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This question was inspired by the question posed by John Baez here: and Neil Strickland's answer to that question.

Let $X$ be a CW complex. If $X$ is finite, there are no problems defining its Euler characteristic whatsoever. However, when $X$ is infinite, there are at least two different ways which give similar but not identical results:

If the number $c(d)$ of cells of $X$ of dimension $d$ is finite for each $d$, one can form a generating function $f(t)=\sum_d c(d)t^d$ and define $\chi(X)=\lim_{t\to -1^+}f(t)$ (assuming the limit makes sense and exists).

If $X$ has a finite $d$-fold cover $\tilde X$ which is homotopy equivalent to a finite CW complex, then we can set $\chi(X)=\frac{1}{d}\sum_{i=1}^\infty (-1)^i\dim H^i(\tilde X,k)$ where $k$ is a field. This is the Wall characteristic (a.k.a. the rational Euler characteristic) of $X$ and it is a homotopy invariant and does not depend on $k$.

Now, if we try to calculate the characteristic of $\mathbb{R} P^\infty$ with its standard cell decomposition (one cell in each dimension from $0$ to $\infty$), then both definitions agree: the first one gives the generating function $\frac{1}{1-t}$, which gives $\frac{1}{2}$, when evaluated at $t=-1$; the second one also gives $\frac{1}{2}$ using the double cover $pt\cong S^\infty\to \mathbb{R} P^\infty$.

However, if we take a finite group $G$ and try to compute the characteristic of the Milnor construction of $BG$, then the first definition will give $\frac{1}{1+\# G}$, since the number of simplices of dimension $d$ is $(\# G)^d$, while the second one gives $\frac{1}{\# G}$.

I would like to ask: is there a conceptual reason the two definitions agree in the first case and almost (but not quite) agree in the second? This is, of course, a rather vague question, so here is a slightly more specific version: if the number of cells of $X$ of each dimension is finite, then is there a way to deduce the Wall characteristic of $X$ from the generating series for those numbers, assuming the Wall characteristic exists?

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The first definition must not be homotopy invariant (be dependent on the cell structure) as you have illustrated for $G$ the group of two elements (the Milnor construction of $BG$ gives $\chi(BG)=1/3$ while the standard cell decomposition give $\chi(BG)=1/2$). – Mark Grant Jun 11 '11 at 7:27
Mark -- indeed, it is not homotopy invariant. But still, the fact that it almost manages to give the right answer for $BG$, $G$ a finite group, seems somewhat surprising (to me). – algori Jun 11 '11 at 7:35
Number of d-simplices of BG for reduced bar-construction is $(|G|-1)^d$ so it gives the right answer... – Grigory M Jun 11 '11 at 7:59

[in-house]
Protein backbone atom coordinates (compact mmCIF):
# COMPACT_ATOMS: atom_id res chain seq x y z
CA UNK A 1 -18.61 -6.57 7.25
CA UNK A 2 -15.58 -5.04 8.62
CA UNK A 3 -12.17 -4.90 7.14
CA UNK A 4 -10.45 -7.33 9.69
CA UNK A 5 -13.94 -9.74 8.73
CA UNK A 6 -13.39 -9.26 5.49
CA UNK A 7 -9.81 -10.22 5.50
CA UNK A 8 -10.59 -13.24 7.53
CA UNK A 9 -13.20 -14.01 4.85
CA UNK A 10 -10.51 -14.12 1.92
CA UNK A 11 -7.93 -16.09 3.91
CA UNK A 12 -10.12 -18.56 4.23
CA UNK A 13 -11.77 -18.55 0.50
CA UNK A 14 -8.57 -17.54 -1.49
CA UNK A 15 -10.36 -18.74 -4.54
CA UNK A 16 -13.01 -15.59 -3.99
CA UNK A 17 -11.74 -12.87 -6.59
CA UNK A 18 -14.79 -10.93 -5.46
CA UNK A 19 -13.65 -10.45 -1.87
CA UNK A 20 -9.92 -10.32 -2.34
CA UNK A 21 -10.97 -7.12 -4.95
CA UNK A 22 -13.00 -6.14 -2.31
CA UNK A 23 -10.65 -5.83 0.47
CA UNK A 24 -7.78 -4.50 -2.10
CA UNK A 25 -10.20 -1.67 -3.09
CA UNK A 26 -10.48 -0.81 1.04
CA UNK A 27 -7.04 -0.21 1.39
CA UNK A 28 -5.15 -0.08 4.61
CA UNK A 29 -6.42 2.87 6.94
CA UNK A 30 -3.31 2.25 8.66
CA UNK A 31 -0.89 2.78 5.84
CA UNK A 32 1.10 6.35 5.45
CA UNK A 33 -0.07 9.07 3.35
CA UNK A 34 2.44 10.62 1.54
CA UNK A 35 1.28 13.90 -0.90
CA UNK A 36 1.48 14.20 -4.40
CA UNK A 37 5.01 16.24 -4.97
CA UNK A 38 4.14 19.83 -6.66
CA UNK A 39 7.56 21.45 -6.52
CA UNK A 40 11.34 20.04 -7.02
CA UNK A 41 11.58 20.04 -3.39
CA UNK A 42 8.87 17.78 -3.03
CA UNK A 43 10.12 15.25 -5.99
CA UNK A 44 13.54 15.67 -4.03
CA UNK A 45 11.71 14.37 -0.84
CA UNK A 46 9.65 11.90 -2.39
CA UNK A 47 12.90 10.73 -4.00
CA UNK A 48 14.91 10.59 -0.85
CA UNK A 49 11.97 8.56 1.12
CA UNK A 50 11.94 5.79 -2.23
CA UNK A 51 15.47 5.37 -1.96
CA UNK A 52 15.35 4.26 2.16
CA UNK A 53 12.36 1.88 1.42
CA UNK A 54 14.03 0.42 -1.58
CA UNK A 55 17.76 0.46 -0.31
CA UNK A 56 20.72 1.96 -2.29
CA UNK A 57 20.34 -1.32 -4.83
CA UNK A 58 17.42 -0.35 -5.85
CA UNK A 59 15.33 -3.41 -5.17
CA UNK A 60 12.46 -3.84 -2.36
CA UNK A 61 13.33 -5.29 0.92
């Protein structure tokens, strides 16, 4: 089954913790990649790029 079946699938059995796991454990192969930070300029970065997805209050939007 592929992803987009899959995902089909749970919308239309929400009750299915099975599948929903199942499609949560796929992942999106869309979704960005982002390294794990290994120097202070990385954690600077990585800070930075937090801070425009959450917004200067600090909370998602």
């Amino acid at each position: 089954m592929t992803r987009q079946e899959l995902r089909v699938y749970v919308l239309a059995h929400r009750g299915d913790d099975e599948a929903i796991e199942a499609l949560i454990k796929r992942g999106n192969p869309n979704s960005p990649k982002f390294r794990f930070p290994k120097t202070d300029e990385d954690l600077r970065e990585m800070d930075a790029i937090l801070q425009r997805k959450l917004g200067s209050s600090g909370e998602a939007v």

do you need k there to be of characteristic zero, or would any field serve? – hugo Jun 11 '11 at 14:13
Topologically (in the usual way of realizing simplicial sets) there is a cell for each nondegenerate simplex, so what Grigori says makes perfect sense to me. – Tom Goodwillie Jun 11 '11 at 18:18

I hope a topologist provides an answer. I'll make some general comments about sums of series.

Something to keep in mind when working with divergent series is that they do diverge. In particular, divergent sums are not associative. (This is similar to the fact that conditionally convergent sums are not commutative, as is standardly explained in freshman calculus.) Perhaps the most famous manifestation of the non-associativity is the "proof" that $0=1$ by writing $0 = \sum 0 = \sum (1-1) = \dots$. But a better example, because it's more illustrative, is the proof that $\frac12 = \frac13$: as you point out in the case of $\mathbb R P^\infty$, one should predict that $1 - 1 + 1 - 1 + \dots = \frac12$, because if you translate the sum by one step and then add the translated series to the original series in columns, all terms cancel except the first one. But if you instead consider $1 - 1 + 0 + 1 - 1 + 0 + \dots$, you see that you need three shifts the sum to $1$. Put another way, the Abel sum of $1 - 1 + 0 + 1 - 1 + 0 + \dots$ is $\sum t^{3n} - \sum t^{3n+1} = \frac1{1-t^3} - \frac t{1-t^3} = \frac1{1+t+t^2} \to \frac13$.

I think you're finding some similar behavior in the case of the Milnor $\mathrm BG$. Of course, the "correct" Euler characteristic is $1/\chi(G)$. What I think needs to happen is that the "new" simplices when you construct $\mathrm B G$ should have the even spacing in the sum, the same as they have in the reduced bar construction. But the degenerate simplices in Milnor's cell complex should be associated in such a way as to cancel out like in $(1-1) + (1-1) + \dots$.

Of course, this is a bit ad hoc. A possibility is that the dimensions of the homology groups do have the correct Abel sum? That would be the answer if you believe me that only the nondegenerate simplices should contribute. But I haven't thought whether this is correct on the nose.

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